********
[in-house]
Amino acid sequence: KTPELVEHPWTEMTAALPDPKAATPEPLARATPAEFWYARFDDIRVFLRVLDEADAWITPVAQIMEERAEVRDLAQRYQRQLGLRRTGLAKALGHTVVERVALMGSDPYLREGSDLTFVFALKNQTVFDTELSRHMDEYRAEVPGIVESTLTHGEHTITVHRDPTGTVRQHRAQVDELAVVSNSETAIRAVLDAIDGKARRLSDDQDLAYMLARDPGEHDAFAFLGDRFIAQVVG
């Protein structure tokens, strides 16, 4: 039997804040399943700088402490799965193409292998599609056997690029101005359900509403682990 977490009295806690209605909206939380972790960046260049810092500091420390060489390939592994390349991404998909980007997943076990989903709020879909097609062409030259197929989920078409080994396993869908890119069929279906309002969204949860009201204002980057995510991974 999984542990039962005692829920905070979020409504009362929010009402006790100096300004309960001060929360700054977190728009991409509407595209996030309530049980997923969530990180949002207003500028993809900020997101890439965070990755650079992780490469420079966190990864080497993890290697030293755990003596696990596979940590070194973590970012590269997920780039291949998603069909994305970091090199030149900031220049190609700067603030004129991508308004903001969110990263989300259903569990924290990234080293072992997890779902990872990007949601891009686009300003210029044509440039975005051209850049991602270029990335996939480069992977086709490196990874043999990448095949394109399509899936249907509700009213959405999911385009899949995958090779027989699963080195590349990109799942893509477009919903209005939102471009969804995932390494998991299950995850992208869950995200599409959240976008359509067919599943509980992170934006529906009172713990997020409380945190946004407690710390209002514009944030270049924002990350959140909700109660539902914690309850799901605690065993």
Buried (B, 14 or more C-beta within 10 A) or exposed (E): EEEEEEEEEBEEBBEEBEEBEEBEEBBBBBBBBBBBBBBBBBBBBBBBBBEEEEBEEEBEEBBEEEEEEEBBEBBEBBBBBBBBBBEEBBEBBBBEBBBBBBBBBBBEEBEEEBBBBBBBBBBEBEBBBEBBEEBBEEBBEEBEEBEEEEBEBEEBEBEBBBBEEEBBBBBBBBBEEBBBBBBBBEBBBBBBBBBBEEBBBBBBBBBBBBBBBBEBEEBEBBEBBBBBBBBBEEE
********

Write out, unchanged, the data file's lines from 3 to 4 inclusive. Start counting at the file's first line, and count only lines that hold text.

């Protein structure tokens, strides 16, 4: 039997804040399943700088402490799965193409292998599609056997690029101005359900509403682990 977490009295806690209605909206939380972790960046260049810092500091420390060489390939592994390349991404998909980007997943076990989903709020879909097609062409030259197929989920078409080994396993869908890119069929279906309002969204949860009201204002980057995510991974 999984542990039962005692829920905070979020409504009362929010009402006790100096300004309960001060929360700054977190728009991409509407595209996030309530049980997923969530990180949002207003500028993809900020997101890439965070990755650079992780490469420079966190990864080497993890290697030293755990003596696990596979940590070194973590970012590269997920780039291949998603069909994305970091090199030149900031220049190609700067603030004129991508308004903001969110990263989300259903569990924290990234080293072992997890779902990872990007949601891009686009300003210029044509440039975005051209850049991602270029990335996939480069992977086709490196990874043999990448095949394109399509899936249907509700009213959405999911385009899949995958090779027989699963080195590349990109799942893509477009919903209005939102471009969804995932390494998991299950995850992208869950995200599409959240976008359509067919599943509980992170934006529906009172713990997020409380945190946004407690710390209002514009944030270049924002990350959140909700109660539902914690309850799901605690065993």
Buried (B, 14 or more C-beta within 10 A) or exposed (E): EEEEEEEEEBEEBBEEBEEBEEBEEBBBBBBBBBBBBBBBBBBBBBBBBBEEEEBEEEBEEBBEEEEEEEBBEBBEBBBBBBBBBBEEBBEBBBBEBBBBBBBBBBBEEBEEEBBBBBBBBBBEBEBBBEBBEEBBEEBBEEBEEBEEEEBEBEEBEBEBBBBEEEBBBBBBBBBEEBBBBBBBBEBBBBBBBBBBEEBBBBBBBBBBBBBBBBEBEEBEBBEBBBBBBBBBEEE